Create Swap Space in Linux

How to Create Swap Space in Linux

The operating system moves programs to the main RAM to run them. Modern operating systems can support the simultaneous execution of several background services and programs, but due to the limitation of the system’s main memory, users usually face problems when running several programs. This disorder happens because the memory required to run programs simultaneously is more than the total main memory of the system. In this case, the system faces a lack of main memory and eventually crashes.

To solve this problem, either the main memory of the system should be upgraded, which is expensive, or a part of the disk space should be specified in a virtual way to be used as the main memory. Swap space in the Linux operating system plays the role of this space.

Swap space is one of the main Linux partitions, which is a part of the system’s hard disk that can be introduced to the Linux kernel as a partition or file. Linux kernel uses swap space as a supplement to RAM. When the Linux kernel needs more RAM, it can increase the free space of the RAM by transferring the less used parts in the RAM to the Swap memory, and if needed, use the parts copied in the Swap space.

As we described, it is important to create Swap space in Linux for optimal memory management. You can define the swap space as a dedicated partition or file, which is usually defined as a swap file when starting the Linux operating system.

Maybe you have a question, how can you create Swap virtual space in Linux? In this article, we will answer your question and teach you how to create Swap space in Linux.

Steps to create a Linux swap file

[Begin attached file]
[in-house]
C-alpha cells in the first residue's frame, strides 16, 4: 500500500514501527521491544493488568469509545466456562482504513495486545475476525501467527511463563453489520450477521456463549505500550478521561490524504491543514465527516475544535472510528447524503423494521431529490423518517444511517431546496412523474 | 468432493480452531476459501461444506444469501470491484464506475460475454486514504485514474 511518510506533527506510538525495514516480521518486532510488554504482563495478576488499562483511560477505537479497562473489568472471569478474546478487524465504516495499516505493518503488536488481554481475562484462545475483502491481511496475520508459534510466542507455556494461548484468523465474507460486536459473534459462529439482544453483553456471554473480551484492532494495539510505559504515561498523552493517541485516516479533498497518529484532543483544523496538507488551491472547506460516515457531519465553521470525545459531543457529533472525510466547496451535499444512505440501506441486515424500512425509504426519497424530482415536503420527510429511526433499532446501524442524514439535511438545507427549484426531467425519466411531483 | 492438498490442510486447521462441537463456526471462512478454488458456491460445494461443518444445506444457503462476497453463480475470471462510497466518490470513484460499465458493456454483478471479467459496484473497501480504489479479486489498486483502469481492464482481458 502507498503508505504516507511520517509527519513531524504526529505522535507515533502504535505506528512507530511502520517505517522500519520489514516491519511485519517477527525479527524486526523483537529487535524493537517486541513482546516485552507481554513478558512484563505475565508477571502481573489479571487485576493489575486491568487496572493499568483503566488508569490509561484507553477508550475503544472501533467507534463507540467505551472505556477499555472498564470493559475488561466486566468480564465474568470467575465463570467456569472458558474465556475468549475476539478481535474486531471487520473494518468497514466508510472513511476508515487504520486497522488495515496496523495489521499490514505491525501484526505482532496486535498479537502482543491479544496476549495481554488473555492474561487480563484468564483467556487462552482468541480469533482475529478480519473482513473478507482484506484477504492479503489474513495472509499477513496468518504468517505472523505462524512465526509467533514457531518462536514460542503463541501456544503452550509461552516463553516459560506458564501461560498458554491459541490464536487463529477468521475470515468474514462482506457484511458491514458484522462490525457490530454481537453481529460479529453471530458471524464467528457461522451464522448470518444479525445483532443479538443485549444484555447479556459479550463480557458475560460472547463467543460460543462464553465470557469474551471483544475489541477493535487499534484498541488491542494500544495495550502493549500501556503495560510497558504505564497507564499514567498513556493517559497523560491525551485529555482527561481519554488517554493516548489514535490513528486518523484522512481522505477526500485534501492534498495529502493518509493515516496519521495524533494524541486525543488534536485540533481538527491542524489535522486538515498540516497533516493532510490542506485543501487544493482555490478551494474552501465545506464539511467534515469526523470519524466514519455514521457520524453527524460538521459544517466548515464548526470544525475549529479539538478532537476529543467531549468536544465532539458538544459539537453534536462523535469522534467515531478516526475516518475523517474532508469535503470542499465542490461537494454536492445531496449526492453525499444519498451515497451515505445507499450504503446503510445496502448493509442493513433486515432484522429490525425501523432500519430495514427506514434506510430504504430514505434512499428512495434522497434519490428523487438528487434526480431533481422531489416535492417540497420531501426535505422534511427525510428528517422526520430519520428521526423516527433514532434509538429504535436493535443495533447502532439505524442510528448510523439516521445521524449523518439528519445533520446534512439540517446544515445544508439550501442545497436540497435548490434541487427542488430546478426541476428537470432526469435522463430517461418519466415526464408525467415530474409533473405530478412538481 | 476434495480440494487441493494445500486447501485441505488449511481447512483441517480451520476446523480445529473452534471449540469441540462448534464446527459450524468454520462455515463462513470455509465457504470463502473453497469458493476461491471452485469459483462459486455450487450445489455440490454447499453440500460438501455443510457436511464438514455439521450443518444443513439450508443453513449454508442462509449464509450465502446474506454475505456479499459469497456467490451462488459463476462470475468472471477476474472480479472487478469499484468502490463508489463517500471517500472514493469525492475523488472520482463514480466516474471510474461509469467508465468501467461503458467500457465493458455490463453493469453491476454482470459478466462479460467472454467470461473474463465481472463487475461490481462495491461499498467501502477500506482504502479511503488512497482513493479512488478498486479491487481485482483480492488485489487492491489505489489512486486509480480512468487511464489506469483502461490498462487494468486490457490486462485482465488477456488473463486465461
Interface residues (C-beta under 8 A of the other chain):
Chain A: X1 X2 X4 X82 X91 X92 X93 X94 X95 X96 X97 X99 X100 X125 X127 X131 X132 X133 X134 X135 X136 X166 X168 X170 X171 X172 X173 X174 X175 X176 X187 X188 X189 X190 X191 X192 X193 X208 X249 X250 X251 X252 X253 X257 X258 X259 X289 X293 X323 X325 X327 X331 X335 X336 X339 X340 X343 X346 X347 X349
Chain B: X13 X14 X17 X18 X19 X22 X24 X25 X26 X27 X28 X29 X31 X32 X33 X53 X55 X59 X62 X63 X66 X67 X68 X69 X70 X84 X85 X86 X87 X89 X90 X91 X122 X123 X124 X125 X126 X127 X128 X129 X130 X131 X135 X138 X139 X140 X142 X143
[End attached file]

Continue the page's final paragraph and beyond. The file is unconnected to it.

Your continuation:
By following the steps of this article, you can optimally manage the main storage memory of your server after purchasing a Linux VPS by creating Swap virtual memory. You can also add any amount of memory you need to the server (1G or 2G or so on).

Step 1: Displaying RAM and Swap space consumption

The first step is to view the current swap space if any, and RAM usage. For this purpose, use the following commands:

free -h

swapon --summary

It should be noted that each of the following commands can be used to display the used space of RAM and Swap:

swapon --summary

free -h




Step 2: Creating a new file for the Swap space

In this step, create a file with 1G space (this value can be different, we have considered 1G in this tutorial) to be used as Swap space. You can use two commands to create a swap file:

  • Creating a swap file using thefallocatecommand:
sudo fallocate –l 1G /swapfile

Running the fallocate command will create a swap file when your operating system supports this command, but if you get the fallocate failed: Operation not supported “ error message by running the above command, you have to run the next method, which is to use theddcommand.

  • Creating a swap file using theddcommand:
sudo dd if=/dev/zero of=/swapfile bs=1024 count=1048576

Step 3: Setting Linux file system permissions

To improve security, you must set permissions for the Swap file through the following command, and only the root user should have permission to read and write the Swap file.

sudo chmod -v 0600 /swap-file

Note: You can also use the following command to set the Swap file permissions:

sudo chown -v root:root /swap-file

Also, the following command is executed to access a list of permissions:

ls -l /swap-file

Step 4: Setting up the Swap area

To set the swap area, you must run the following command:

sudo mkswap /swapfile

Step 5: enabling Swap space

Running theswaponcommand enables the Swap space:

sudo swapon /swapfile

Step 6: Enabling Swap File in Linux Permanently

To ensure that the changes(enabling the Swap file) are applied and saved after restarting the Linux operating system, Open the /etc/fstab file for editing:

sudo vi /etc/fstab

Then enter the following lines in the /etc/fstab file:


/swapfile swap swap defaults 0 0

Save and close the file.